University of Leicester
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Analysis of the function of Mad2B in the mammalian cell cycle

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posted on 2013-03-04, 13:32 authored by Ju-Hwan Kim
Mad2B (also called Rev7 or Mad2L2) is a regulatory subunit of DNA polymerase ζ that is involved in translesion DNA synthesis (TLS). Previous studies have implicated Mad2B in several cell functions including cell cycle regulation where it was shown to inhibit the Anaphase Promoting Complex (APC)/cyclosome by binding to Cdc20/Cdh1. As Mad2B shares 26% identity and 48% similarity at the amino acid level with the human mitotic checkpoint protein Mad2 (also called Mad2A or Mad2L1), it has been suggested that Mad2B may also function as a mitotic checkpoint protein. However, recent studies have demonstrated that Mad2B has an important function in the DNA damage response in mammalian cells. Hence, it has been suggested that Mad2B may play a role in the DNA damage signaling pathway rather than in the spindle assembly checkpoint (SAC). The aim of this project was to investigate the function of Mad2B (Rev7) in mammalian cells. The results demonstrate that Mad2B is not a mitotic checkpoint protein. Instead the data indicate that Mad2B is involved in the DNA damage response. Interestingly, Mad2B binds to Cdc20 following DNA damage. Mad2B was also found to associate with Cdc27 (a component of the Anaphase Promoting Complex or APC/cyclosome) both before and after activation of the DNA damage checkpoint. In addition, the results of the in vitro ubiquitylation assay indicated that Mad2B does not inhibit APC/C activity. Taken together the results in this project suggest a model where binding of Cdc20 to the Mad2B (Rev3/Rev1)-APC/C complex following DNA damage may alter APC/C substrate specificity of as yet unidentified substrates.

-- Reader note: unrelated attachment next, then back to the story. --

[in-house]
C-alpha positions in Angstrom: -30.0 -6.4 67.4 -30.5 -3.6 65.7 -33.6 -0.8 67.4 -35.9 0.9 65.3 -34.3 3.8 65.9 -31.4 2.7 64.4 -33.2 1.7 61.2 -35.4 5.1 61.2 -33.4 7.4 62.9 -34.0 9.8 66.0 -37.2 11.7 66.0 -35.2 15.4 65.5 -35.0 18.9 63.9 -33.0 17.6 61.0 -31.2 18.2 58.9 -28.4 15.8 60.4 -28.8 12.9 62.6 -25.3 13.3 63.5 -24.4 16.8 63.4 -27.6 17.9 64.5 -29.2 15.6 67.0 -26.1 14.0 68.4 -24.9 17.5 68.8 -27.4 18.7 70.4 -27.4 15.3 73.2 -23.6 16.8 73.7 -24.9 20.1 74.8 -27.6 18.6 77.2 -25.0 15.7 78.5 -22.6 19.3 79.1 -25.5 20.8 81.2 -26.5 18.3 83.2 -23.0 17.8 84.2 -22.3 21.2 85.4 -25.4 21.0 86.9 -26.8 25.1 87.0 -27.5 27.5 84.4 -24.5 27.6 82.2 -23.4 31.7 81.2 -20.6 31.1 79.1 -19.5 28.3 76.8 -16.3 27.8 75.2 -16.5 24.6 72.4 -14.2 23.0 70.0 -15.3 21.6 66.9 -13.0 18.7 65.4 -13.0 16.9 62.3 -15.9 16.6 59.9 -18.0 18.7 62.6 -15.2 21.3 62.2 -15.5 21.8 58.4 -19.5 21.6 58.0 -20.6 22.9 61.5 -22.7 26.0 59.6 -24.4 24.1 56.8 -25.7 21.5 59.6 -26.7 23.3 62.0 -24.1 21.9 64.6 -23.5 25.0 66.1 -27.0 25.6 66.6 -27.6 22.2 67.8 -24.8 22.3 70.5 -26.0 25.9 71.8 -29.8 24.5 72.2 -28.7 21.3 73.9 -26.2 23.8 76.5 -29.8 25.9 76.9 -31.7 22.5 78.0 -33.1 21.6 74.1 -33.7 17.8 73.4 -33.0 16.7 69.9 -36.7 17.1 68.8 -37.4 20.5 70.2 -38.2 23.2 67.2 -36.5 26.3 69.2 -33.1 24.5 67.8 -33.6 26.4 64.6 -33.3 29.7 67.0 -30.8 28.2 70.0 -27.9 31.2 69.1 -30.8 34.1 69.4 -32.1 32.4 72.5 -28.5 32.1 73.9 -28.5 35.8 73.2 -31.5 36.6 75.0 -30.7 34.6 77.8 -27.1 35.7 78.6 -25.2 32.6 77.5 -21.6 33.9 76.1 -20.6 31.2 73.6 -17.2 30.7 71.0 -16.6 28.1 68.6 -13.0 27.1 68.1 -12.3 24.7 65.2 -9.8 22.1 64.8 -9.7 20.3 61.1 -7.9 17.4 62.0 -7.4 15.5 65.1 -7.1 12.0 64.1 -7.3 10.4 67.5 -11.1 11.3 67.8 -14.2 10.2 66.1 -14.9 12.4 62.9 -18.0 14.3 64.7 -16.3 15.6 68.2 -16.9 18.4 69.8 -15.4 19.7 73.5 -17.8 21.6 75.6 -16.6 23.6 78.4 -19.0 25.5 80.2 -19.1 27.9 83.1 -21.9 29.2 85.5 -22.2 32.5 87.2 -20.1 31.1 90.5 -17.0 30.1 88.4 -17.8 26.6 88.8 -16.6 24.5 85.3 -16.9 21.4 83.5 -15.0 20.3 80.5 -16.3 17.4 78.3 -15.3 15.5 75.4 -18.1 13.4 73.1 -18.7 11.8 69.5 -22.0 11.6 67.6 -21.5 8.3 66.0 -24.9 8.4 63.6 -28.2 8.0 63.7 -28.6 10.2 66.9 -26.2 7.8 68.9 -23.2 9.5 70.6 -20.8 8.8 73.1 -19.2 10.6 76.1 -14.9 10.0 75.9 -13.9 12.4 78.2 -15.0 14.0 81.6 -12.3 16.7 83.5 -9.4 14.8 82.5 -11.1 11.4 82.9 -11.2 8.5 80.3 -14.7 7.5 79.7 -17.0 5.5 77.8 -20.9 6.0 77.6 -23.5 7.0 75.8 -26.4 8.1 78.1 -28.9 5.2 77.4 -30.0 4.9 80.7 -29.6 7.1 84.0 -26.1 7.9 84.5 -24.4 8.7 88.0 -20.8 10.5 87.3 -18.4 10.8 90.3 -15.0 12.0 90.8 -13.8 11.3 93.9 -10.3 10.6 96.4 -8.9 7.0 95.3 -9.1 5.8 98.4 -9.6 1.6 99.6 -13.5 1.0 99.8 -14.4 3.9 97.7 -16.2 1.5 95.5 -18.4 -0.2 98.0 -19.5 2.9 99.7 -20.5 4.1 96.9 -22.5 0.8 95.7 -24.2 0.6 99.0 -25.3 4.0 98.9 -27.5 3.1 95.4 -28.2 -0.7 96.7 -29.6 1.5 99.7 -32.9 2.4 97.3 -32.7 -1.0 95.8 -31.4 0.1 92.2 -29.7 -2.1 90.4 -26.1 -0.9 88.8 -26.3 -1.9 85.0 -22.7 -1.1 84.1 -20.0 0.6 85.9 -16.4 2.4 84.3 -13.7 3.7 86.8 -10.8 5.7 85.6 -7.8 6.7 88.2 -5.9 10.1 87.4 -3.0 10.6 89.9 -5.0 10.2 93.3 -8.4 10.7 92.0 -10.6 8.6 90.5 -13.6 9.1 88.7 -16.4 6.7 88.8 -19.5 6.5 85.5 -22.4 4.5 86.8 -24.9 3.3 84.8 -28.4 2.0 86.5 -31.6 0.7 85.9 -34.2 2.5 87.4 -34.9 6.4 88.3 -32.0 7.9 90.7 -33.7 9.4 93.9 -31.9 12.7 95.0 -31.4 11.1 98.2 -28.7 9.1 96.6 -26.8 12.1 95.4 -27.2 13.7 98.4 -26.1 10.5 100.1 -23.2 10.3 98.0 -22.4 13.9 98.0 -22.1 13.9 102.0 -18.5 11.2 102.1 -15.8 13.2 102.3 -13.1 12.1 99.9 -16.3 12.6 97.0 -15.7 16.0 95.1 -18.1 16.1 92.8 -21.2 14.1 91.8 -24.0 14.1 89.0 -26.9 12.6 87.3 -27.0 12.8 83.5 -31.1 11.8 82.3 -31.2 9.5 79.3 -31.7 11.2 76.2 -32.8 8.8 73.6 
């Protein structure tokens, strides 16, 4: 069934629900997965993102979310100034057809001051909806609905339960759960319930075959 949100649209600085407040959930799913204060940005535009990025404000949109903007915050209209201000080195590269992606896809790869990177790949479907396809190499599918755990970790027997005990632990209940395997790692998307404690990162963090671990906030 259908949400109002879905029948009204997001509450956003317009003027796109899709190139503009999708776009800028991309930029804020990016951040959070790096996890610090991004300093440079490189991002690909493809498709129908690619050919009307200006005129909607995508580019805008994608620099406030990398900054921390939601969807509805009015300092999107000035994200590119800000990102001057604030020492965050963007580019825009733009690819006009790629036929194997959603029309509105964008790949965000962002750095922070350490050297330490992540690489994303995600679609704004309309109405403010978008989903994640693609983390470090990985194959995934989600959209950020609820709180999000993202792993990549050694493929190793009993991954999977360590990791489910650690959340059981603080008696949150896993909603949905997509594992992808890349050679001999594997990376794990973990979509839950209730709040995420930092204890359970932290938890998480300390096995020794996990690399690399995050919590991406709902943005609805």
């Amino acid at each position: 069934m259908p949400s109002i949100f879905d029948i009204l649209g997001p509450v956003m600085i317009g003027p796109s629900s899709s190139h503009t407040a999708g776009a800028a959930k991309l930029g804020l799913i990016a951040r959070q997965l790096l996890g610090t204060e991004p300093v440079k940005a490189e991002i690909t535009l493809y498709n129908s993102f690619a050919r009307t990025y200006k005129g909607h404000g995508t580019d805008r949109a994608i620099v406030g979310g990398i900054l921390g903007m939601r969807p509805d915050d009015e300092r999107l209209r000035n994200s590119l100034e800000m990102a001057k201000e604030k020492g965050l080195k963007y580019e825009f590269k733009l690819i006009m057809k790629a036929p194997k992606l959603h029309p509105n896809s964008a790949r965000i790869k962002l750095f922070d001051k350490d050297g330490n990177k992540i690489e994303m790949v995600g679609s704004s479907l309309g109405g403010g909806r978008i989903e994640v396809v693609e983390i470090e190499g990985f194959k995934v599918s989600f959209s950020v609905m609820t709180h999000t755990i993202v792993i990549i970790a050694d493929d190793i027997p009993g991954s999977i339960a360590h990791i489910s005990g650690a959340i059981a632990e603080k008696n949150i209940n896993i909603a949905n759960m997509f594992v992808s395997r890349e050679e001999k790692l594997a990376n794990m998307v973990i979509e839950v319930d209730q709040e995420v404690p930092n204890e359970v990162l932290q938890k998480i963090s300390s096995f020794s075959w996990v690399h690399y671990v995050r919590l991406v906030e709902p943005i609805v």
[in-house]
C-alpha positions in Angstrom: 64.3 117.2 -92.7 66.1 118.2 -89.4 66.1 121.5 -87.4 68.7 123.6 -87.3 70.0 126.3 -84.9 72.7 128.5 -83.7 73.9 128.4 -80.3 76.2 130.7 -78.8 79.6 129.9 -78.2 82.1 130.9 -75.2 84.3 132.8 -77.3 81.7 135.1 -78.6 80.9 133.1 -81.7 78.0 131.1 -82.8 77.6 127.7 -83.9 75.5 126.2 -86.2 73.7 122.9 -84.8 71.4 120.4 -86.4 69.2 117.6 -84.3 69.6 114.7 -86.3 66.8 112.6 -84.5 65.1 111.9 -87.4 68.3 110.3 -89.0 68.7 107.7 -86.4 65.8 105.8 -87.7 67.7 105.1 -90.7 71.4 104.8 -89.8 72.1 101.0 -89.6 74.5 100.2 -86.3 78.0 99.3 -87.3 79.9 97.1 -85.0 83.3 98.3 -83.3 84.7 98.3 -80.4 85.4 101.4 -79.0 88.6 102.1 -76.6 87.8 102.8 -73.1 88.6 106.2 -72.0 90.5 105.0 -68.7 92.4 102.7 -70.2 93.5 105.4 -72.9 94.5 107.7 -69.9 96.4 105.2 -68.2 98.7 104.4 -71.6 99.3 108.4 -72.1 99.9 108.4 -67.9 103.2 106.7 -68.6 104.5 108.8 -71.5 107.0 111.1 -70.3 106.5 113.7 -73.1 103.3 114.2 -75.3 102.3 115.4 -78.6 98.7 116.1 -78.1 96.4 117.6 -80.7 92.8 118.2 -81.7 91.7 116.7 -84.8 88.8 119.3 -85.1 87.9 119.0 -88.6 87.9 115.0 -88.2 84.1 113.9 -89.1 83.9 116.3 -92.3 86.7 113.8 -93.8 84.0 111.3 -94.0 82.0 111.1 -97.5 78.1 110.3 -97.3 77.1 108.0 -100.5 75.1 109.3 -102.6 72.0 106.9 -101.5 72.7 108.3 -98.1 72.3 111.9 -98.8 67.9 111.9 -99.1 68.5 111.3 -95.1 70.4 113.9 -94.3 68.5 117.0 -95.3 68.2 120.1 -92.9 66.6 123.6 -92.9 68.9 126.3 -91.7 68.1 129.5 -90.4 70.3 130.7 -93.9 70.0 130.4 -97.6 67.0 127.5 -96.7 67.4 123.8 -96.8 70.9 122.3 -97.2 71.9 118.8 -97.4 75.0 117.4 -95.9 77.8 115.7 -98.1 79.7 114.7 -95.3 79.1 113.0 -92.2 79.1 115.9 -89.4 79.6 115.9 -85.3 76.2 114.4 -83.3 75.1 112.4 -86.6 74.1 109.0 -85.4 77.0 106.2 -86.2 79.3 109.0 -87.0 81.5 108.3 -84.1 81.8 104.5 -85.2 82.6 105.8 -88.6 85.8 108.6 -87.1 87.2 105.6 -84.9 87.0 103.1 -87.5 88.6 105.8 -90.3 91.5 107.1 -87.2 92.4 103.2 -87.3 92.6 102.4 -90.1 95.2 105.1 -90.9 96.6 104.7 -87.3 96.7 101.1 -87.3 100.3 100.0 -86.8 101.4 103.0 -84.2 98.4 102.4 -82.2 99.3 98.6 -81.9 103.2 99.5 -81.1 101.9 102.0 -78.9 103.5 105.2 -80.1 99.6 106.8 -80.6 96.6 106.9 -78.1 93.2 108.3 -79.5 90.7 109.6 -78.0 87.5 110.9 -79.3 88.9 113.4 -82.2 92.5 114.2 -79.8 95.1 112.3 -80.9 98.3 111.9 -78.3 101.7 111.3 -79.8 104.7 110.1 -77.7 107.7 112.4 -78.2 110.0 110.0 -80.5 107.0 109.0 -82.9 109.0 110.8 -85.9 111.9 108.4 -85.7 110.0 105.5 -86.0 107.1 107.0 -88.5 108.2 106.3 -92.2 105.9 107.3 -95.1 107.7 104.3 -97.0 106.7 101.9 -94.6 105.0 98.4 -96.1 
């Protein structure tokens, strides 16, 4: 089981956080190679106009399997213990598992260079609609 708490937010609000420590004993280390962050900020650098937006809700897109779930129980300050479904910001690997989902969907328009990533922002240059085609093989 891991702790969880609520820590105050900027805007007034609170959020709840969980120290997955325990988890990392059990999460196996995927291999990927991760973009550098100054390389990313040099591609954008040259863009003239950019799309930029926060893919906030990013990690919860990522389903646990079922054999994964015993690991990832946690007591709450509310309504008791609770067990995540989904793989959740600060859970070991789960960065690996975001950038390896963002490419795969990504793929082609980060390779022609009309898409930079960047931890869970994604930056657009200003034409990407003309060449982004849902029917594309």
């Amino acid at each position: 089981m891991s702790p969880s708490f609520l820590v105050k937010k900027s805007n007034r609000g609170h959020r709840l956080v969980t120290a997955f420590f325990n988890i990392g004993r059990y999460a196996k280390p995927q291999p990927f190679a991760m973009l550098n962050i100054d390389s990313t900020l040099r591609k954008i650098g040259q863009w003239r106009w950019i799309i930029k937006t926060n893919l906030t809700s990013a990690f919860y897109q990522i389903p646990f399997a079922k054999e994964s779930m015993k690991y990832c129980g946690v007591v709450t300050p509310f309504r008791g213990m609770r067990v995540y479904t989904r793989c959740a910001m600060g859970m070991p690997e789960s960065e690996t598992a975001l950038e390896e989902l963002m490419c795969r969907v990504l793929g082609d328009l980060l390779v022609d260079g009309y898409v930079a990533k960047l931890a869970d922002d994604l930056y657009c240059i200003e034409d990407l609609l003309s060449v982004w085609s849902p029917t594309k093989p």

Patel, Rajnikant

Date of award


Awarding institution

University of Leicester

Qualification level

  • Doctoral

Qualification name

  • PhD



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